How I learned to ditch cable but still love HDTV*
Originally Published 11/30/2010 – And I still don’t miss cable.
You don’t need cable or satellite. How much are you spending on that every month? $50, $60, $70? My bill used to be around $60 a month. That’s $720 a year. Screw that. Unless you’re a serious couch potato (and if you are, you might wanna peel yourself off the sofa and get out of the house) it’s just not worth it. Sure it’s nice to have ESPN. But ain’t it better to go out and enjoy a big game with a group of friends at your favorite bar? Your favorite TV series will end up on DVDs faster than you’d think, and you can use Netflix to get those for cheap.
HD is going mainstream and that means over the air broadcast network TV. Here’s a small and cheap setup that’ll get you situated for just enough high-def in your house, but not so much that you feel obligated to watch it.
The TV: LG 32-Inch 720p LCD HDTV – $329.98 | or… 1080p LCD HDTV – $431.80
There comes a point where a TV gets too big. Unless you’re mounting this thing above a fireplace and setting your couch up 10 yards away, a 32inch TV is about as big as you’ll really need. As far as the difference between 720p and 1080p, if you’re a gamer or a serious movie fiend you’ll want the 1080p. 720p is still hugely more detailed than a regular broadcast, but the 1080p is about twice as more detailed than a 720p. Splitting hairs? Eh, maybe. Read more from Cnet here. LG makes sleek and sturdy HDTVs that come highly rated online & are pretty affordable.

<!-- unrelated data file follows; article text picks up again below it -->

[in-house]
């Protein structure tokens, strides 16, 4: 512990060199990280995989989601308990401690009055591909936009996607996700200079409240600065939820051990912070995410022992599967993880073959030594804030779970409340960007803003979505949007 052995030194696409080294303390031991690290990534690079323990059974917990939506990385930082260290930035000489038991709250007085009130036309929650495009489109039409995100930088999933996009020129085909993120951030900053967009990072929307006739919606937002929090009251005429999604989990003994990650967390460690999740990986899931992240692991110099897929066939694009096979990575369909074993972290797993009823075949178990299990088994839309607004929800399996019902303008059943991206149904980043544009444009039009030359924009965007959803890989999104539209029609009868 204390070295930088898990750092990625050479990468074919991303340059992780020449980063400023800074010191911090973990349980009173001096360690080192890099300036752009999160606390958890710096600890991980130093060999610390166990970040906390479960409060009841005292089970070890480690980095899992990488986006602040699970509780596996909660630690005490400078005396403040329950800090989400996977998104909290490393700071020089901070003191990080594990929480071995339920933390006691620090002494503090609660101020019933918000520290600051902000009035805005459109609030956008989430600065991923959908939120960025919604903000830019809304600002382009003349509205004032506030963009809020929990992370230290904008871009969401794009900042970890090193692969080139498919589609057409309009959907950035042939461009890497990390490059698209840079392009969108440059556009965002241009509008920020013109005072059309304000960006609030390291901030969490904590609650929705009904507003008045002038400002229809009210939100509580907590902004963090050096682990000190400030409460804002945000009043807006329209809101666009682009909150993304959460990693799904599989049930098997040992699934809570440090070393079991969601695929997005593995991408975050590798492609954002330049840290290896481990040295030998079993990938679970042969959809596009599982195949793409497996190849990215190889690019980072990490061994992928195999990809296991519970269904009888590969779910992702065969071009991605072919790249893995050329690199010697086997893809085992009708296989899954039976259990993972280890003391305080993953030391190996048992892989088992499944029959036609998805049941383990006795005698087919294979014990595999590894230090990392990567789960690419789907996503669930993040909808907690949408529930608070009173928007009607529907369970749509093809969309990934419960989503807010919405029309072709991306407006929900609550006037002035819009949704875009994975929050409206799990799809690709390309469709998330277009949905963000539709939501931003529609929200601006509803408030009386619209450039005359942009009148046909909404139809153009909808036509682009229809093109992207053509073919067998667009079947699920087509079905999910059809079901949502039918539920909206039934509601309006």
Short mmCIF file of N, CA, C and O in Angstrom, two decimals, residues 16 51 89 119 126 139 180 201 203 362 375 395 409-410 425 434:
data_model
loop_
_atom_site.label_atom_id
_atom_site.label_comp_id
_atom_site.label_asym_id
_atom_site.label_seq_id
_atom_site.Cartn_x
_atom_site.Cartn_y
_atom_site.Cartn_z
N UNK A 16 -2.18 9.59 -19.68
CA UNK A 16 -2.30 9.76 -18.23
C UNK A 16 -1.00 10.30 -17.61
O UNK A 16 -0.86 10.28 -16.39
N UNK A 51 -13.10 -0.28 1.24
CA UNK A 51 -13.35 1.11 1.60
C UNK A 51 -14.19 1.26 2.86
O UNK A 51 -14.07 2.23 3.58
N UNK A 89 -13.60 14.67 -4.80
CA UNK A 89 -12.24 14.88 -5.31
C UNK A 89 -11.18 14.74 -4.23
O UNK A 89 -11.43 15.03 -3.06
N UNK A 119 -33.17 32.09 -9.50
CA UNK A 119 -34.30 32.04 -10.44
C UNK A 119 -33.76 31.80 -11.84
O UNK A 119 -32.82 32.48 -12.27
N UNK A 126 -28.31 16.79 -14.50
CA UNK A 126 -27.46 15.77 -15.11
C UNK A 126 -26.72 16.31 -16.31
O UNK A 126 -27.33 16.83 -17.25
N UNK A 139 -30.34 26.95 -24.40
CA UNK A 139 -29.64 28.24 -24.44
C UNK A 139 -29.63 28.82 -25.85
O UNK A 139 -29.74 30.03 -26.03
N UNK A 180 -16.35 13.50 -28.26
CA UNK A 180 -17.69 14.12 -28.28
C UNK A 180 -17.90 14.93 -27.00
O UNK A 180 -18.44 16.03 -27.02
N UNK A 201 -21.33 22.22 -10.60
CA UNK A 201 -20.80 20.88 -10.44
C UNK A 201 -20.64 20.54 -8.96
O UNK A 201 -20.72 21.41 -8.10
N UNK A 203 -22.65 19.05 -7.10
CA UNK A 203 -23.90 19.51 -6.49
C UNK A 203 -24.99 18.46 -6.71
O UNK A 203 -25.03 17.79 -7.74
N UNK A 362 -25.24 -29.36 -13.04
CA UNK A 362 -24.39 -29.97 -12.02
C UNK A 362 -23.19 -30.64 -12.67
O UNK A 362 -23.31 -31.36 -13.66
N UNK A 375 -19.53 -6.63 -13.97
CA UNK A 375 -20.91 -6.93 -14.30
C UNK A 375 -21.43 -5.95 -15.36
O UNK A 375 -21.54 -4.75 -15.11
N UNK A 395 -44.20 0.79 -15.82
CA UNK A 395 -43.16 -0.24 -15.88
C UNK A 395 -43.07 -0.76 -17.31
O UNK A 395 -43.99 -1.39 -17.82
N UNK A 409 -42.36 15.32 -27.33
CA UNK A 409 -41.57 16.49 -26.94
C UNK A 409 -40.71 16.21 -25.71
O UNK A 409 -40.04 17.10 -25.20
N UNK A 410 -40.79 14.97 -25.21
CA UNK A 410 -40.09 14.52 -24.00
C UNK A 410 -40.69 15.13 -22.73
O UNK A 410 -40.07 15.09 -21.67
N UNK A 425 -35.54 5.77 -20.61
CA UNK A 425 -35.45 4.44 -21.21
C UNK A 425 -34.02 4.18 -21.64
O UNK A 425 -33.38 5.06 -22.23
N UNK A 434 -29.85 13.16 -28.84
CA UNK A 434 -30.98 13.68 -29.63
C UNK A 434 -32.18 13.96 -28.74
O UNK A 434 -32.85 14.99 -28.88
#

Ditch cable and get an Amplified Antenna: GE Quantum 24775 Antenna – $30.11
First know this: There is NO SUCH THING AS AN HD ANTENNA. Any old set of rabbit ears can pull in an HD Signal since they’re broadcast on the same UHF and VHF bands. It’s your HDTV that does the work when it receives that HD signal. Quality in antennas do vary, and buying an amplified (translation: you plug it in) antenna could be a good idea if you live in an area that struggles to pick up over the air broadcasts. We use the GE Quantum 24775 which works much better than our old cheap RCA amplified antenna. Do you still have to reposition the futuristic compact body every so often? Yes. But c’mon, it’s not that big of a deal.
Consider getting Netflix: $7.99 – $11.99 per month
If you’re into the high-speed streaming thing (sorry, I’m not quite there yet) Netflicks will only cost you $7.99 a month for unlimited movies. Most of us probably spend that each month on vending machines. Regular DVDs are $9.99 a month w/ Blue-Ray delivery costing an extra $2.00 more. Adios HBO and Starz.
Invest in a blue-ray player – LG BD570 – $157.95
Watch a football game in HD then switch over to your standard def Casino Royale and you’ll notice a difference. HD will spoil you and you’ll start to see the pixels. The solution for movies requires blu-ray discs and a blu-ray player. Yes you can wait on buying one of these. Especially since most of us have been watching movies in standard def for awhile, and 10 minutes into the flick you’ll probably forget you’re not watching HD anymore. But if you are ready to splurge? The LG BD570 is the next generation of the BD370. Ready to stream, good performer, inexpensive.
Total Startup Cost = $530.03
Total Cost for one year of cable/sat. at $60 a month = $720
You won’t miss it. Really.
*With that said, I’m no tech wizard. All I know is what works for me, and I’m happy as can be with our 720p (gasp! It’s NOT 1080p!!!!) HDTV. I still can’t believe I used to pay for satellite. Most nights we land on one of our 4 PBS channels anyway. Leave all your comments, tips, and experiences below.